It’s also where I’m lucky enough to live.
Bonfire is a time when folks take leave of their senses. When they find their inner wildness. When they place themselves at risk in a way modern life pretty much forbids. Where Health and Safety are dirty words. When the small town of Lewes becomes something anarchic. Rebellious. Dangerous. When police, wearing goggles and protective clothing, walk alongside flame carrying 4 year olds in full Elizabethan dress. Where mothers push buggies containing their precious infants terrifyingly close to eardrum shattering bangers.
Bonfire has properly got under my skin this year. Last night I got home, smelling a bit of paraffin, feeling wired and excited by the spectacle of it all. The solemnity. The ritualism. The energy. The music. The beats. The crazy.
It’s taken me a while to get to this place. When we first moved here, I wasn’t sure what all the fuss was about. I had a lot of questions. Why the costumes, the societies, the praying, the pope? Some of those questions have been answered. Other’s haven’t. I’m still wondering about the Smurf costumes in the parade.
We didn’t go the first couple of years. The kids were tiny, or I was pregnant. But every November 5th I’d head to bed early, convinced that sleep was more important than fireworks. And every year, without fail, I would drag myself from my bed, as the skies outside our house, at the top of a hill, lit up with firework displays that defied belief.
These days I’m starting to understand Lewes bonfire is not about getting all your questions answered. Its power doesn’t come from a cogent or coherent explanation of it all. It’s a collective expression of something powerful. Its about reclaiming something ancient and significant. Something that runs deep in the veins of the people in the town, be they diehard Lewesians or relative newcomers.
It’s something to do with noise. And fire. And community. And togetherness. And the past and the present. And ritual. Prayers. Marching. Language. Costumes. Something unusual, remarkable, and at odds with the modern world.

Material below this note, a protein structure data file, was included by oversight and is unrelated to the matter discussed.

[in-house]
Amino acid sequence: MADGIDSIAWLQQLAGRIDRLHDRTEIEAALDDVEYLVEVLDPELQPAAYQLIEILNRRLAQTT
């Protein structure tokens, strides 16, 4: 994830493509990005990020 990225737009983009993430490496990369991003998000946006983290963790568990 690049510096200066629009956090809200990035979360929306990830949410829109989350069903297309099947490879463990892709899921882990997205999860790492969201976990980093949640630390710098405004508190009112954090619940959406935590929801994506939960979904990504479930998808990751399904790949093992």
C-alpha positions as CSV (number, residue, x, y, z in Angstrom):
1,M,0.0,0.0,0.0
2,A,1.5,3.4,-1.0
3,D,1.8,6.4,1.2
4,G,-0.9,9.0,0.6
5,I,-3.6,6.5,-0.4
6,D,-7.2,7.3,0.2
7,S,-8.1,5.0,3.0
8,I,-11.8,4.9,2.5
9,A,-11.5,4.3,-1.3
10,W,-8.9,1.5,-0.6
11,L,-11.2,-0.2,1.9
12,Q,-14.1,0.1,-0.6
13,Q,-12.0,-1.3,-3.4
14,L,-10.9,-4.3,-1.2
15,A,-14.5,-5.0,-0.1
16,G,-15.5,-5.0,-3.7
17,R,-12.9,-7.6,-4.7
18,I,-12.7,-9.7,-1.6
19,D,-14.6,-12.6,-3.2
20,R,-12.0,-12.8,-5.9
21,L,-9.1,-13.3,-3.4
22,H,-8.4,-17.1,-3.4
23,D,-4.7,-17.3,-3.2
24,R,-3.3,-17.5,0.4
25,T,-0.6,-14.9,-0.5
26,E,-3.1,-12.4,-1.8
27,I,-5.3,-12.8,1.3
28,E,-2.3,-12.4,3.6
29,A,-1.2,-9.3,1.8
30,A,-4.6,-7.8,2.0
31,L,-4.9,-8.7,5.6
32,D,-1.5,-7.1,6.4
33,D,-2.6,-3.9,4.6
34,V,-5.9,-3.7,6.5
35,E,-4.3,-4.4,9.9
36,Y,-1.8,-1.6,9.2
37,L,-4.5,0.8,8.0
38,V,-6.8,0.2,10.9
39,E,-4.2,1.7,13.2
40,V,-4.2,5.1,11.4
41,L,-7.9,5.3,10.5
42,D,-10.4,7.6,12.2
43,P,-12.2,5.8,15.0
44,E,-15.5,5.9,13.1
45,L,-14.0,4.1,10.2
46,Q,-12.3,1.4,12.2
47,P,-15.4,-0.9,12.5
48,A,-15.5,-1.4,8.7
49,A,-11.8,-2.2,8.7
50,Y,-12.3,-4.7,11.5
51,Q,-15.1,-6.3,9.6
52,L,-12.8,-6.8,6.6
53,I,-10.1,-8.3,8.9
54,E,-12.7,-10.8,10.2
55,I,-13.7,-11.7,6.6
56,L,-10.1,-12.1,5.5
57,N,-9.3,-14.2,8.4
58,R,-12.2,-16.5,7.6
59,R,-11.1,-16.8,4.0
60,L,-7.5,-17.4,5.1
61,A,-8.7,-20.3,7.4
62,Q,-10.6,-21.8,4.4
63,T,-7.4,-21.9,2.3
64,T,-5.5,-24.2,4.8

Some bits are solemn, and even a bit sinister. Other bits are fun. It has a life of its own that I don’t pretend to understand, but that you can’t fail to experience as you stand at the side of the road, flames from the burning torches lapping at your forehead, your body braced against the bangs.
November 5th round here feels like Christmas. When your regular routine is forced to change. When shops close – friends and family gather to celebrate – traditions are formed.
Bonfire draws you in. I’m not Lewes born and bred. I’ve not even been a decade in this place. Yet I feel a huge sense of pride to be part this slightly bonkers, annually anarchic community, who hold onto a tradition so unique and splendid.
It’s impossible not to be moved by the spectacle. It’s impossible not be lifted by the light, so lacking at this bleak time of year. By the solemnity and ritual of parts of it. By whatever it is that is primitive, instinctual and awesome about flames. Watching it is like being transported back in time. Albeit to an undefined period in history where Smurfs walk alongside Tudor monarchs. But it’s something about the ancient buildings. The burning crosses. The red smoky glow floating above the procession. The ear damaging noise. It’s primal. Powerful. Awesome.
And almost as magical is the way that the town returns to normal the next day. All evidence of the celebrations removed as you sleep. Giving the events of the preceding night a dreamlike quality. That you try to describe to folks who’ve never seen it. But can’t.
I was surprised today, November 6th, how moved I felt as I drove past my local fire site, which just last night was a huge, raging inferno. There was still a small fire burning. A memory of the fifth, flickering and fading. Until next year. When it’ll surely be back again in all its wild and wondrous glory.